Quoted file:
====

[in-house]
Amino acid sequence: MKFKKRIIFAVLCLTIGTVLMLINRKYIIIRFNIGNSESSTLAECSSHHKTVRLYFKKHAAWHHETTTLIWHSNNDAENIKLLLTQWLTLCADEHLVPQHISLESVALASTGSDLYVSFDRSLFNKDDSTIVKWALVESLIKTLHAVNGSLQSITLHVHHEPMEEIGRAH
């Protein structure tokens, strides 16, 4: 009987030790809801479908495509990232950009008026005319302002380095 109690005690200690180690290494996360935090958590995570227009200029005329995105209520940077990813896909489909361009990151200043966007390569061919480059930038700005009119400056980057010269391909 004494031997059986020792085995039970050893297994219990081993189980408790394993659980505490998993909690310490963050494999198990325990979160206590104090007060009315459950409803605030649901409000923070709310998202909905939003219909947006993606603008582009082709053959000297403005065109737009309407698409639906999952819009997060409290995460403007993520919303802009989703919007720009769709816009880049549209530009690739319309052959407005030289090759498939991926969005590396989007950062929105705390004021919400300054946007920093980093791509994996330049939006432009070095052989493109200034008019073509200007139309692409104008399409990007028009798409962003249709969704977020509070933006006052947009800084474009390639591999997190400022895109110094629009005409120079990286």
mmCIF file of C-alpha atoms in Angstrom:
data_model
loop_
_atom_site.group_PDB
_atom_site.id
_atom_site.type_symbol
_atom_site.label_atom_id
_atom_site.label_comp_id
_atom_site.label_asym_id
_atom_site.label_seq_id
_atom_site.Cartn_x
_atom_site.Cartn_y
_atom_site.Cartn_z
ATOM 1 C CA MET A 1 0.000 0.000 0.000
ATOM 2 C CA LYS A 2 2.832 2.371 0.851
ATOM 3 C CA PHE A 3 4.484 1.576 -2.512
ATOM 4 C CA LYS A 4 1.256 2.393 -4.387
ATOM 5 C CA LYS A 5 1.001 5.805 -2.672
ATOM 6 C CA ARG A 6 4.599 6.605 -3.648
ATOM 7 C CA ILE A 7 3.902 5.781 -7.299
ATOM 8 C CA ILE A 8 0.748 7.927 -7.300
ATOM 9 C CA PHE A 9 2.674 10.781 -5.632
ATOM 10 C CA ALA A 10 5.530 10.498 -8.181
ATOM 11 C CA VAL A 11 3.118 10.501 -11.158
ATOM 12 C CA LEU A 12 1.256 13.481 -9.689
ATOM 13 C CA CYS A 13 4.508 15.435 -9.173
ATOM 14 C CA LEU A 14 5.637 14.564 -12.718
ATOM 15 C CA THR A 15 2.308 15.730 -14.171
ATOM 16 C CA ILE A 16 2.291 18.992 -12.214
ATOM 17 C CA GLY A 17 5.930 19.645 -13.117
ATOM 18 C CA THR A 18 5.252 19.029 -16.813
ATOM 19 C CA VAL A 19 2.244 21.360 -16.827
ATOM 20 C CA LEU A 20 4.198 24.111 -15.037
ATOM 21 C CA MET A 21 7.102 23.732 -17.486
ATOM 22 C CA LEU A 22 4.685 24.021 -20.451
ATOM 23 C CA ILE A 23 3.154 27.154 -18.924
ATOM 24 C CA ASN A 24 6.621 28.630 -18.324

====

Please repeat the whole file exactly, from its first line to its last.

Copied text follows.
[in-house]
Amino acid sequence: MKFKKRIIFAVLCLTIGTVLMLINRKYIIIRFNIGNSESSTLAECSSHHKTVRLYFKKHAAWHHETTTLIWHSNNDAENIKLLLTQWLTLCADEHLVPQHISLESVALASTGSDLYVSFDRSLFNKDDSTIVKWALVESLIKTLHAVNGSLQSITLHVHHEPMEEIGRAH
């Protein structure tokens, strides 16, 4: 009987030790809801479908495509990232950009008026005319302002380095 109690005690200690180690290494996360935090958590995570227009200029005329995105209520940077990813896909489909361009990151200043966007390569061919480059930038700005009119400056980057010269391909 004494031997059986020792085995039970050893297994219990081993189980408790394993659980505490998993909690310490963050494999198990325990979160206590104090007060009315459950409803605030649901409000923070709310998202909905939003219909947006993606603008582009082709053959000297403005065109737009309407698409639906999952819009997060409290995460403007993520919303802009989703919007720009769709816009880049549209530009690739319309052959407005030289090759498939991926969005590396989007950062929105705390004021919400300054946007920093980093791509994996330049939006432009070095052989493109200034008019073509200007139309692409104008399409990007028009798409962003249709969704977020509070933006006052947009800084474009390639591999997190400022895109110094629009005409120079990286």
mmCIF file of C-alpha atoms in Angstrom:
data_model
loop_
_atom_site.group_PDB
_atom_site.id
_atom_site.type_symbol
_atom_site.label_atom_id
_atom_site.label_comp_id
_atom_site.label_asym_id
_atom_site.label_seq_id
_atom_site.Cartn_x
_atom_site.Cartn_y
_atom_site.Cartn_z
ATOM 1 C CA MET A 1 0.000 0.000 0.000
ATOM 2 C CA LYS A 2 2.832 2.371 0.851
ATOM 3 C CA PHE A 3 4.484 1.576 -2.512
ATOM 4 C CA LYS A 4 1.256 2.393 -4.387
ATOM 5 C CA LYS A 5 1.001 5.805 -2.672
ATOM 6 C CA ARG A 6 4.599 6.605 -3.648
ATOM 7 C CA ILE A 7 3.902 5.781 -7.299
ATOM 8 C CA ILE A 8 0.748 7.927 -7.300
ATOM 9 C CA PHE A 9 2.674 10.781 -5.632
ATOM 10 C CA ALA A 10 5.530 10.498 -8.181
ATOM 11 C CA VAL A 11 3.118 10.501 -11.158
ATOM 12 C CA LEU A 12 1.256 13.481 -9.689
ATOM 13 C CA CYS A 13 4.508 15.435 -9.173
ATOM 14 C CA LEU A 14 5.637 14.564 -12.718
ATOM 15 C CA THR A 15 2.308 15.730 -14.171
ATOM 16 C CA ILE A 16 2.291 18.992 -12.214
ATOM 17 C CA GLY A 17 5.930 19.645 -13.117
ATOM 18 C CA THR A 18 5.252 19.029 -16.813
ATOM 19 C CA VAL A 19 2.244 21.360 -16.827
ATOM 20 C CA LEU A 20 4.198 24.111 -15.037
ATOM 21 C CA MET A 21 7.102 23.732 -17.486
ATOM 22 C CA LEU A 22 4.685 24.021 -20.451
ATOM 23 C CA ILE A 23 3.154 27.154 -18.924
ATOM 24 C CA ASN A 24 6.621 28.630 -18.324